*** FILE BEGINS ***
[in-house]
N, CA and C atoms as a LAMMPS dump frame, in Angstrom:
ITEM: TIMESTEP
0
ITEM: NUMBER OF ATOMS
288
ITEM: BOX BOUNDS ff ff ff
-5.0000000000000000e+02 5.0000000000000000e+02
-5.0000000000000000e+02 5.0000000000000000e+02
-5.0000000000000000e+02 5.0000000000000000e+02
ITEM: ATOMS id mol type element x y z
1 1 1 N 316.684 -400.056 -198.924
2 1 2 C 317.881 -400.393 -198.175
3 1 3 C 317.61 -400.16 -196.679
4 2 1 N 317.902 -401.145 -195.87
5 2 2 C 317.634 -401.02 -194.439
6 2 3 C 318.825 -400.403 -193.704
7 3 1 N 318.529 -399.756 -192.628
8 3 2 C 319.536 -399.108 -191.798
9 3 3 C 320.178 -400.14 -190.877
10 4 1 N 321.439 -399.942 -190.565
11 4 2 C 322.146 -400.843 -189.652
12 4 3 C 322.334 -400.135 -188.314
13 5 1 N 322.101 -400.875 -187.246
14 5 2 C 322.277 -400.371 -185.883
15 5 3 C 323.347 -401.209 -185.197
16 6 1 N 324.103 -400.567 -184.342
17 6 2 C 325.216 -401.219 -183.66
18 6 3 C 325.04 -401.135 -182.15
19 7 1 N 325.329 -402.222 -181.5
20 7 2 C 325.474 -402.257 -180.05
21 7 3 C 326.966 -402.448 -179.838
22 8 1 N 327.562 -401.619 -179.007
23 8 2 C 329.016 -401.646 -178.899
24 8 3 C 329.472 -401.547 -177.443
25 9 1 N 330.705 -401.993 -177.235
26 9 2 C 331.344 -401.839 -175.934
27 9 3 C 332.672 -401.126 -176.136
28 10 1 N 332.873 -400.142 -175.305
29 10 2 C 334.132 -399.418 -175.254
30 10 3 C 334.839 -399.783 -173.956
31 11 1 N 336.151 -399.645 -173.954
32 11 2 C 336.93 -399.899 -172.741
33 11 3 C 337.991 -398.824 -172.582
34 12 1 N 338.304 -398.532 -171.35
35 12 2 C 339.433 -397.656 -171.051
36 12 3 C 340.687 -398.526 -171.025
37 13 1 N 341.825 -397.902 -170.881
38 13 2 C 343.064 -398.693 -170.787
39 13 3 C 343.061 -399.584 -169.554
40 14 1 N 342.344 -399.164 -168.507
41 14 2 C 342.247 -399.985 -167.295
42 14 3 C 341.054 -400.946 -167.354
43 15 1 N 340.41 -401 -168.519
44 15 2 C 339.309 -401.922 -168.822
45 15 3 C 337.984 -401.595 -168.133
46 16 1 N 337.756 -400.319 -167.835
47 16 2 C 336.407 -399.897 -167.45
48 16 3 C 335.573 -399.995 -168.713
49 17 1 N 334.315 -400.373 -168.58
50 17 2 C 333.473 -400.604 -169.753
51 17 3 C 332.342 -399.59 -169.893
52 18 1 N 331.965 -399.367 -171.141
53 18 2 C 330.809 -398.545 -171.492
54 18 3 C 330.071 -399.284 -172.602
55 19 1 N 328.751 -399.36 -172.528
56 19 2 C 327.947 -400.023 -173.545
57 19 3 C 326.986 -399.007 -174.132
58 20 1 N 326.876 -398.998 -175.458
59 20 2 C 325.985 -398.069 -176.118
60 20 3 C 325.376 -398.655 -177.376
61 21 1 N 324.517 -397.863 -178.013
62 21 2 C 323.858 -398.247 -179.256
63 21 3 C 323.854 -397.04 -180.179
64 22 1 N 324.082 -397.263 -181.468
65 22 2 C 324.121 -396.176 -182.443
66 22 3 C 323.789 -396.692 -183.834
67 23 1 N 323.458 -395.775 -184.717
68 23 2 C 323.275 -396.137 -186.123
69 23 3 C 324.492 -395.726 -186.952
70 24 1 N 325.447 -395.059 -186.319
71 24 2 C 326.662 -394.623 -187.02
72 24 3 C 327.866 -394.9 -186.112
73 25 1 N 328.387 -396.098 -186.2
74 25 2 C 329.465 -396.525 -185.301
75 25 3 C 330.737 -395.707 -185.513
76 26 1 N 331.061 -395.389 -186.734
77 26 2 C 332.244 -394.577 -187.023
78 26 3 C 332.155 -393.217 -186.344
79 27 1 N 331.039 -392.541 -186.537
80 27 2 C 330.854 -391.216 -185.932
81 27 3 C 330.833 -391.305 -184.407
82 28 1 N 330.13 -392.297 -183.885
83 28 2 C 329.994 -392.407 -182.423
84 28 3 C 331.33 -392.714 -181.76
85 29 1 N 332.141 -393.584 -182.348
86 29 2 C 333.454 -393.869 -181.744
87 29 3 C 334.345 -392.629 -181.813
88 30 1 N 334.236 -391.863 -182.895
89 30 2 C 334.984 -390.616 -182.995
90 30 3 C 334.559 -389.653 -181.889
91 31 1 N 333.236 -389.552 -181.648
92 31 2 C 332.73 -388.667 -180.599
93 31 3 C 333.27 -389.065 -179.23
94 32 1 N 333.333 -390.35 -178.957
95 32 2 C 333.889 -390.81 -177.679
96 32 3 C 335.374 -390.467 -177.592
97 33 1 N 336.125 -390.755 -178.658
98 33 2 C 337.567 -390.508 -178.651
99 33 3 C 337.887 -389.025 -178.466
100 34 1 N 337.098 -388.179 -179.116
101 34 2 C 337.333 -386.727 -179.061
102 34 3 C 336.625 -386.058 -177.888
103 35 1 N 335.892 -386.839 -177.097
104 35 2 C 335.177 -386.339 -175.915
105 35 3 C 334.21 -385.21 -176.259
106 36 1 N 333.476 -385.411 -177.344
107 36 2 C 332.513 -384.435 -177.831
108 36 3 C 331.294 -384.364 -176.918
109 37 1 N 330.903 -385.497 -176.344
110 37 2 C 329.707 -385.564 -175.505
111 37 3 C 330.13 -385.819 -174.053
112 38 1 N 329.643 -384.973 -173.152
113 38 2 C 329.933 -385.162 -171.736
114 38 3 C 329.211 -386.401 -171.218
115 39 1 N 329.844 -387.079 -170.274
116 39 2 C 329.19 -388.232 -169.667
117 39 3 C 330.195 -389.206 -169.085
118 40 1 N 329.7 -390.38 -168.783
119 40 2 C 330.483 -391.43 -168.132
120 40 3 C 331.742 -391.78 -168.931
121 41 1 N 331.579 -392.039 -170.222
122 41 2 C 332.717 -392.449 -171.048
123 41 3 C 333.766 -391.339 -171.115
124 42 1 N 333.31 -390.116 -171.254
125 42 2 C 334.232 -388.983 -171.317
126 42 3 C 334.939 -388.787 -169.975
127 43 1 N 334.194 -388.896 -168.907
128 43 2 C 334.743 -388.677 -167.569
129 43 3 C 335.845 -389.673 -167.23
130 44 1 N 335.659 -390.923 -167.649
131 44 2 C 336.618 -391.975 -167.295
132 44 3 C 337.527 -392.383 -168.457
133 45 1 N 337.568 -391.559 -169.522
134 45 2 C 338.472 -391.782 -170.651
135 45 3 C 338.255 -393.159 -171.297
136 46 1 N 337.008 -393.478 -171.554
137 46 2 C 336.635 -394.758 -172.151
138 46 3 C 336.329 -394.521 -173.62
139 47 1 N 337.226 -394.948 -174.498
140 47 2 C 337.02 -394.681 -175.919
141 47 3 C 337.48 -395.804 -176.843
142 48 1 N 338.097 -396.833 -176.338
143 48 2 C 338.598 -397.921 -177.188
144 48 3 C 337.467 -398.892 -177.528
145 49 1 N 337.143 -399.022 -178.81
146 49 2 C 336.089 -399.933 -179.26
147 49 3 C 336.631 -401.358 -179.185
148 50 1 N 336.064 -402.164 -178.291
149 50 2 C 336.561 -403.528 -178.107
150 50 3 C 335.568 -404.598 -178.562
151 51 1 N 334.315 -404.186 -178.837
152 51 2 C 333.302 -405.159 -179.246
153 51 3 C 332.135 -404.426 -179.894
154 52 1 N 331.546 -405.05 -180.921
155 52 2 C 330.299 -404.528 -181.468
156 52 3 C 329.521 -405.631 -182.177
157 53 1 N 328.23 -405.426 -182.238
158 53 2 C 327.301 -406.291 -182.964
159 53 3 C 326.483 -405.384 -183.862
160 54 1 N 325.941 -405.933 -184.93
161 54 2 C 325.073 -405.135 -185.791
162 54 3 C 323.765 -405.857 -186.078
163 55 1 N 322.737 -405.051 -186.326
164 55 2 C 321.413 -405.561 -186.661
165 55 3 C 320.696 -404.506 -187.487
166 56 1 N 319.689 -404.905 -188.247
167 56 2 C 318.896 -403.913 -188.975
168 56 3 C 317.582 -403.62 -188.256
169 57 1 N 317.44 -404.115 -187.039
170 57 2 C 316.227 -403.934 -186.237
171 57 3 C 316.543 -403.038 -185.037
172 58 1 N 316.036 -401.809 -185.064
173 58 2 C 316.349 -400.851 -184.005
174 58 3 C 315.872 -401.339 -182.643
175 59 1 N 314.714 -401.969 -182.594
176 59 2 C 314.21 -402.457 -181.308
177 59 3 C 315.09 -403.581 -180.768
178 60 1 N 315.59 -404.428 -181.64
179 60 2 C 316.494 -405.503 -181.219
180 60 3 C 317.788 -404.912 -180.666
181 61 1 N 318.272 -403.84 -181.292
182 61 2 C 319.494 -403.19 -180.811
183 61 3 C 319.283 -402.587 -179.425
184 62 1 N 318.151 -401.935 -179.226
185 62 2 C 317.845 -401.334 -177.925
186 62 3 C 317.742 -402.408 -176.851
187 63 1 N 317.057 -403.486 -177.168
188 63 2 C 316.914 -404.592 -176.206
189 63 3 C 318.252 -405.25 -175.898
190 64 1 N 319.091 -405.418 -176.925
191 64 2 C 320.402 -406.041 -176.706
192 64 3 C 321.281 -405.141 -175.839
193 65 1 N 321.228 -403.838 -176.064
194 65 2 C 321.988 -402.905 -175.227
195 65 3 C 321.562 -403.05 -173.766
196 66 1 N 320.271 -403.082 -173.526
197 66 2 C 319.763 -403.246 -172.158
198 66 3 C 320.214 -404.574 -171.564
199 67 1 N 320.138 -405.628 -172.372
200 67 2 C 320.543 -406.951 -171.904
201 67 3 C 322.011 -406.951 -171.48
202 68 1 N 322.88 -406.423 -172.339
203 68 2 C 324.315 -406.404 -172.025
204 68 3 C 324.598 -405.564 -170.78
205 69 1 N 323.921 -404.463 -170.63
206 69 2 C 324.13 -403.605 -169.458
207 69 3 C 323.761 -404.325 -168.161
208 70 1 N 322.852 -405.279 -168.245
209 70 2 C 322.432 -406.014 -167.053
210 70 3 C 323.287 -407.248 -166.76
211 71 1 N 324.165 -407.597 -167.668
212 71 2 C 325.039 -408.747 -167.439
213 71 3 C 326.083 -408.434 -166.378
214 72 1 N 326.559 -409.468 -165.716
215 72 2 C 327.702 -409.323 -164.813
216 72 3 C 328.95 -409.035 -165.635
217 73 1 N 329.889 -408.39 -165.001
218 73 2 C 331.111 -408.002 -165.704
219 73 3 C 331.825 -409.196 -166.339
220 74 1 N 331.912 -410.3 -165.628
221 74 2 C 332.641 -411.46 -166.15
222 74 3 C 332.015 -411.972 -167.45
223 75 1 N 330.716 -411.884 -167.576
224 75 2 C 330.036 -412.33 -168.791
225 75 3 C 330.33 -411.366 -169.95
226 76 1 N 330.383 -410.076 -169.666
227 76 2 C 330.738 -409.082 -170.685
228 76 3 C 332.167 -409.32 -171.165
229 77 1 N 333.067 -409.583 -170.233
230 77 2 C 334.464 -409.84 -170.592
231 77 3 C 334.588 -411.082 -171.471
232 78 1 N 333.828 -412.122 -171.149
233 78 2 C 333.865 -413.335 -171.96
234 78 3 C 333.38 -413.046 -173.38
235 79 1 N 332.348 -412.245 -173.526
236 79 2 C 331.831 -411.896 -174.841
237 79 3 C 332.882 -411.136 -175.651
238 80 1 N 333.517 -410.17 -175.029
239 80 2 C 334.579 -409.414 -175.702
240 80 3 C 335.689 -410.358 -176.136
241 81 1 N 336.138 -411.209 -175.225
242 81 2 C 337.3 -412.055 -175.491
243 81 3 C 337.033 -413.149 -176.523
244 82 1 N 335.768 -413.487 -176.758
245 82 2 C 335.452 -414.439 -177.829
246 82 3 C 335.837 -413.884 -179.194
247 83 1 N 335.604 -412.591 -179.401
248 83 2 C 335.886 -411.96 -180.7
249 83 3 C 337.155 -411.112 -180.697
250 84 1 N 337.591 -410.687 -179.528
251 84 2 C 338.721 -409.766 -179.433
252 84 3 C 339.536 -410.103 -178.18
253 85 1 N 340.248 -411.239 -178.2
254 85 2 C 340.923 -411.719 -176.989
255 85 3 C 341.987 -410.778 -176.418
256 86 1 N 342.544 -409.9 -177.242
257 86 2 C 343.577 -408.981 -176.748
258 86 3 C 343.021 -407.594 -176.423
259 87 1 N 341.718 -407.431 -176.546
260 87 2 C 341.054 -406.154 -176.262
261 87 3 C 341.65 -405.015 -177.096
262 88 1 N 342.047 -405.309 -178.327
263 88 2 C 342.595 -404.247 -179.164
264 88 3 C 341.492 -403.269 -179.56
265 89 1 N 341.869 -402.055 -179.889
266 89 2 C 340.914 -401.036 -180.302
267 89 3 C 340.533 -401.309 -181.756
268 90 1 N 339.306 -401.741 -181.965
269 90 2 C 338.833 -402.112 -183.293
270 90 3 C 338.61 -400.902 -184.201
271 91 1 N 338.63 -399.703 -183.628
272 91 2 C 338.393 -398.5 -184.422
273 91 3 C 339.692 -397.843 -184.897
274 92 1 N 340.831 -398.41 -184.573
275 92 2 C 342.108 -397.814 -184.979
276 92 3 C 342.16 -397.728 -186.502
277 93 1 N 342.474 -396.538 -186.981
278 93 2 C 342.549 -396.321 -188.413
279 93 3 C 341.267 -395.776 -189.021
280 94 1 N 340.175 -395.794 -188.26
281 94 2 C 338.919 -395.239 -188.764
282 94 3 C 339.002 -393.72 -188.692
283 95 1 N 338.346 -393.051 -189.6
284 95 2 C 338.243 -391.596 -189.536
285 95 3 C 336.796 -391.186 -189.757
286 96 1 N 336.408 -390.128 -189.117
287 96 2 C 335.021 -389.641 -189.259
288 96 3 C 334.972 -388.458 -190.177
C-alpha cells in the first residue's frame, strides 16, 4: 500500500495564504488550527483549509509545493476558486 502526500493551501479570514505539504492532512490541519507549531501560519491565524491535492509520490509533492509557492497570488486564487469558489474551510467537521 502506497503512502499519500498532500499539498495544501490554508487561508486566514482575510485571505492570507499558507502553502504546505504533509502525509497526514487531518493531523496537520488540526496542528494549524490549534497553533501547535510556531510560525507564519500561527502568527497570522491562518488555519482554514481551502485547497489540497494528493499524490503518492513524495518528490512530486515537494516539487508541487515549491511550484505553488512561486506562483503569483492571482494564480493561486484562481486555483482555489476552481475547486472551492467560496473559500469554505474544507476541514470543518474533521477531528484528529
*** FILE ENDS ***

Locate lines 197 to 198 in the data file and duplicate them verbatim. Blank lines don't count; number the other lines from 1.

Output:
186 62 3 C 317.742 -402.408 -176.851
187 63 1 N 317.057 -403.486 -177.168